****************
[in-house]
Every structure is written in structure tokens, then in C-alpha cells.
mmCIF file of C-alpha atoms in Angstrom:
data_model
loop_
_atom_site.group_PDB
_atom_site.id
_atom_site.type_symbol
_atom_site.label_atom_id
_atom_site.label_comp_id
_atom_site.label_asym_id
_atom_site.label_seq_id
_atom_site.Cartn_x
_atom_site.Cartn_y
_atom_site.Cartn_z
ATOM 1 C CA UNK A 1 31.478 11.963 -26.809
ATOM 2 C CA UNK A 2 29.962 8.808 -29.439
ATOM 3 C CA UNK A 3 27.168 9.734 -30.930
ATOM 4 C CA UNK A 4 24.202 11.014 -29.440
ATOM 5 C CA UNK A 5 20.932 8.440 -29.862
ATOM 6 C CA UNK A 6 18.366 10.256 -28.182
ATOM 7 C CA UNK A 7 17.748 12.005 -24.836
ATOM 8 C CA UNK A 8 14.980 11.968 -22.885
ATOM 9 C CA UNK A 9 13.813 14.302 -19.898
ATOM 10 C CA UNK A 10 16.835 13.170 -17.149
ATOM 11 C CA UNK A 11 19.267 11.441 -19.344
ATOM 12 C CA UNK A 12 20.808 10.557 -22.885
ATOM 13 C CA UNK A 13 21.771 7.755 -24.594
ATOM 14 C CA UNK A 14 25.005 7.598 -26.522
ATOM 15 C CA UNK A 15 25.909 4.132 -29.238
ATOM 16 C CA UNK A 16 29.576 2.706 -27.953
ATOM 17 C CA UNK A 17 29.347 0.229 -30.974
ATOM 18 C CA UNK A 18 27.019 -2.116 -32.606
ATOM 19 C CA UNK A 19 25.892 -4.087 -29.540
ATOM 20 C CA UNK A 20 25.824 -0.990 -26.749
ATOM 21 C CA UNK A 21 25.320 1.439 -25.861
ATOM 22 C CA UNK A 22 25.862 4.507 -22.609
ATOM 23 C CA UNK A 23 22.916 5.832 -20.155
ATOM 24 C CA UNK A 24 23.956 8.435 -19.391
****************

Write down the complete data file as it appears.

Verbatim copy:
[in-house]
Every structure is written in structure tokens, then in C-alpha cells.
mmCIF file of C-alpha atoms in Angstrom:
data_model
loop_
_atom_site.group_PDB
_atom_site.id
_atom_site.type_symbol
_atom_site.label_atom_id
_atom_site.label_comp_id
_atom_site.label_asym_id
_atom_site.label_seq_id
_atom_site.Cartn_x
_atom_site.Cartn_y
_atom_site.Cartn_z
ATOM 1 C CA UNK A 1 31.478 11.963 -26.809
ATOM 2 C CA UNK A 2 29.962 8.808 -29.439
ATOM 3 C CA UNK A 3 27.168 9.734 -30.930
ATOM 4 C CA UNK A 4 24.202 11.014 -29.440
ATOM 5 C CA UNK A 5 20.932 8.440 -29.862
ATOM 6 C CA UNK A 6 18.366 10.256 -28.182
ATOM 7 C CA UNK A 7 17.748 12.005 -24.836
ATOM 8 C CA UNK A 8 14.980 11.968 -22.885
ATOM 9 C CA UNK A 9 13.813 14.302 -19.898
ATOM 10 C CA UNK A 10 16.835 13.170 -17.149
ATOM 11 C CA UNK A 11 19.267 11.441 -19.344
ATOM 12 C CA UNK A 12 20.808 10.557 -22.885
ATOM 13 C CA UNK A 13 21.771 7.755 -24.594
ATOM 14 C CA UNK A 14 25.005 7.598 -26.522
ATOM 15 C CA UNK A 15 25.909 4.132 -29.238
ATOM 16 C CA UNK A 16 29.576 2.706 -27.953
ATOM 17 C CA UNK A 17 29.347 0.229 -30.974
ATOM 18 C CA UNK A 18 27.019 -2.116 -32.606
ATOM 19 C CA UNK A 19 25.892 -4.087 -29.540
ATOM 20 C CA UNK A 20 25.824 -0.990 -26.749
ATOM 21 C CA UNK A 21 25.320 1.439 -25.861
ATOM 22 C CA UNK A 22 25.862 4.507 -22.609
ATOM 23 C CA UNK A 23 22.916 5.832 -20.155
ATOM 24 C CA UNK A 24 23.956 8.435 -19.391